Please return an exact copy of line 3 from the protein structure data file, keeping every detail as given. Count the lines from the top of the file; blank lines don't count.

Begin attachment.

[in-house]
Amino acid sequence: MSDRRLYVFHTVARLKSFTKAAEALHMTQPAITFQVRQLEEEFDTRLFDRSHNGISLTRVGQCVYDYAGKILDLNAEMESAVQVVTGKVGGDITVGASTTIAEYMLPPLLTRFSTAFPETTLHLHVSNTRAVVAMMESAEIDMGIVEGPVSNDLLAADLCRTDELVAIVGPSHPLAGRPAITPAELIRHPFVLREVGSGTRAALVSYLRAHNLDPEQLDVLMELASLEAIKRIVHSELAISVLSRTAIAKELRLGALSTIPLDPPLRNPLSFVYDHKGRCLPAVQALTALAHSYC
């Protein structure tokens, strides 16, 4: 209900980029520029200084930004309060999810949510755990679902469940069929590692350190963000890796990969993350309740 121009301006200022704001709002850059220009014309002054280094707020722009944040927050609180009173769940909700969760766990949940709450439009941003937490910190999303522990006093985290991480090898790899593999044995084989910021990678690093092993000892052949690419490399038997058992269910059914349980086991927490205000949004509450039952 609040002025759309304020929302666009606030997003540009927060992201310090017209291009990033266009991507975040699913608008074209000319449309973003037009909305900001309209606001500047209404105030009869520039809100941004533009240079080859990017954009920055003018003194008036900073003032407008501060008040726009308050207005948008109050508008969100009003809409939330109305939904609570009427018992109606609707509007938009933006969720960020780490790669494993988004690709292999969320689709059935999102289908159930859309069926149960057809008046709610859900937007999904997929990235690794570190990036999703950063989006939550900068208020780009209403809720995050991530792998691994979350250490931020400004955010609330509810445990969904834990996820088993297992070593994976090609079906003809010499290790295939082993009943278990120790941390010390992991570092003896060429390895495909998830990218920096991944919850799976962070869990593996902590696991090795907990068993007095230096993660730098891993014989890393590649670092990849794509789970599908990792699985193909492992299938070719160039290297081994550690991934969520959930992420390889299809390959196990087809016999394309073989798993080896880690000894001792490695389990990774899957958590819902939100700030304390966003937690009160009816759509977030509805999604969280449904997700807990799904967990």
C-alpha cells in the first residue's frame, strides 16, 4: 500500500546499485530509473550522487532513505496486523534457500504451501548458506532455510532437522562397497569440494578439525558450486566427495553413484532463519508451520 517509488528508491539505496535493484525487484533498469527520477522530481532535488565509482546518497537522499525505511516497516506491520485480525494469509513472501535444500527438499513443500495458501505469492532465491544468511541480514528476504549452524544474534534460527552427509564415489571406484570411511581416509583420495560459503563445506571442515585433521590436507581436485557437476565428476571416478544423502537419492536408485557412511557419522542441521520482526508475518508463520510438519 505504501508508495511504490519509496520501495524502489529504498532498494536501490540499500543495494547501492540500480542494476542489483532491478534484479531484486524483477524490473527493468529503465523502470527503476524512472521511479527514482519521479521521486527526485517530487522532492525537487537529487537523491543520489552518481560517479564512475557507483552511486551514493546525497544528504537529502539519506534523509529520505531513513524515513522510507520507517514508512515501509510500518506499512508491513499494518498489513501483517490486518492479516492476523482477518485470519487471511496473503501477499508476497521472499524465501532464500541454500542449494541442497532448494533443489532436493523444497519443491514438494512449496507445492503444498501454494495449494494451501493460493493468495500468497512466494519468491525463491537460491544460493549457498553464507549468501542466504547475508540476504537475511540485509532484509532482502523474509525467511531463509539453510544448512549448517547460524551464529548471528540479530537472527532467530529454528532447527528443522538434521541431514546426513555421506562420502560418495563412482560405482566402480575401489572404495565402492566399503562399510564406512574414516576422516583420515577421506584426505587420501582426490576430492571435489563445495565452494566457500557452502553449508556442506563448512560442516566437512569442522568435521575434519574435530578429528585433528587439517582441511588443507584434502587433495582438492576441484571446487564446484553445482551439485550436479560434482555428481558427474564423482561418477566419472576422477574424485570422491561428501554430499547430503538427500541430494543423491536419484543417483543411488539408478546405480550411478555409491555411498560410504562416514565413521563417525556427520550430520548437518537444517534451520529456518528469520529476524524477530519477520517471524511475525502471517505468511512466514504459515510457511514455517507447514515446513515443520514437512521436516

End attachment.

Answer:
């Protein structure tokens, strides 16, 4: 209900980029520029200084930004309060999810949510755990679902469940069929590692350190963000890796990969993350309740 121009301006200022704001709002850059220009014309002054280094707020722009944040927050609180009173769940909700969760766990949940709450439009941003937490910190999303522990006093985290991480090898790899593999044995084989910021990678690093092993000892052949690419490399038997058992269910059914349980086991927490205000949004509450039952 609040002025759309304020929302666009606030997003540009927060992201310090017209291009990033266009991507975040699913608008074209000319449309973003037009909305900001309209606001500047209404105030009869520039809100941004533009240079080859990017954009920055003018003194008036900073003032407008501060008040726009308050207005948008109050508008969100009003809409939330109305939904609570009427018992109606609707509007938009933006969720960020780490790669494993988004690709292999969320689709059935999102289908159930859309069926149960057809008046709610859900937007999904997929990235690794570190990036999703950063989006939550900068208020780009209403809720995050991530792998691994979350250490931020400004955010609330509810445990969904834990996820088993297992070593994976090609079906003809010499290790295939082993009943278990120790941390010390992991570092003896060429390895495909998830990218920096991944919850799976962070869990593996902590696991090795907990068993007095230096993660730098891993014989890393590649670092990849794509789970599908990792699985193909492992299938070719160039290297081994550690991934969520959930992420390889299809390959196990087809016999394309073989798993080896880690000894001792490695389990990774899957958590819902939100700030304390966003937690009160009816759509977030509805999604969280449904997700807990799904967990």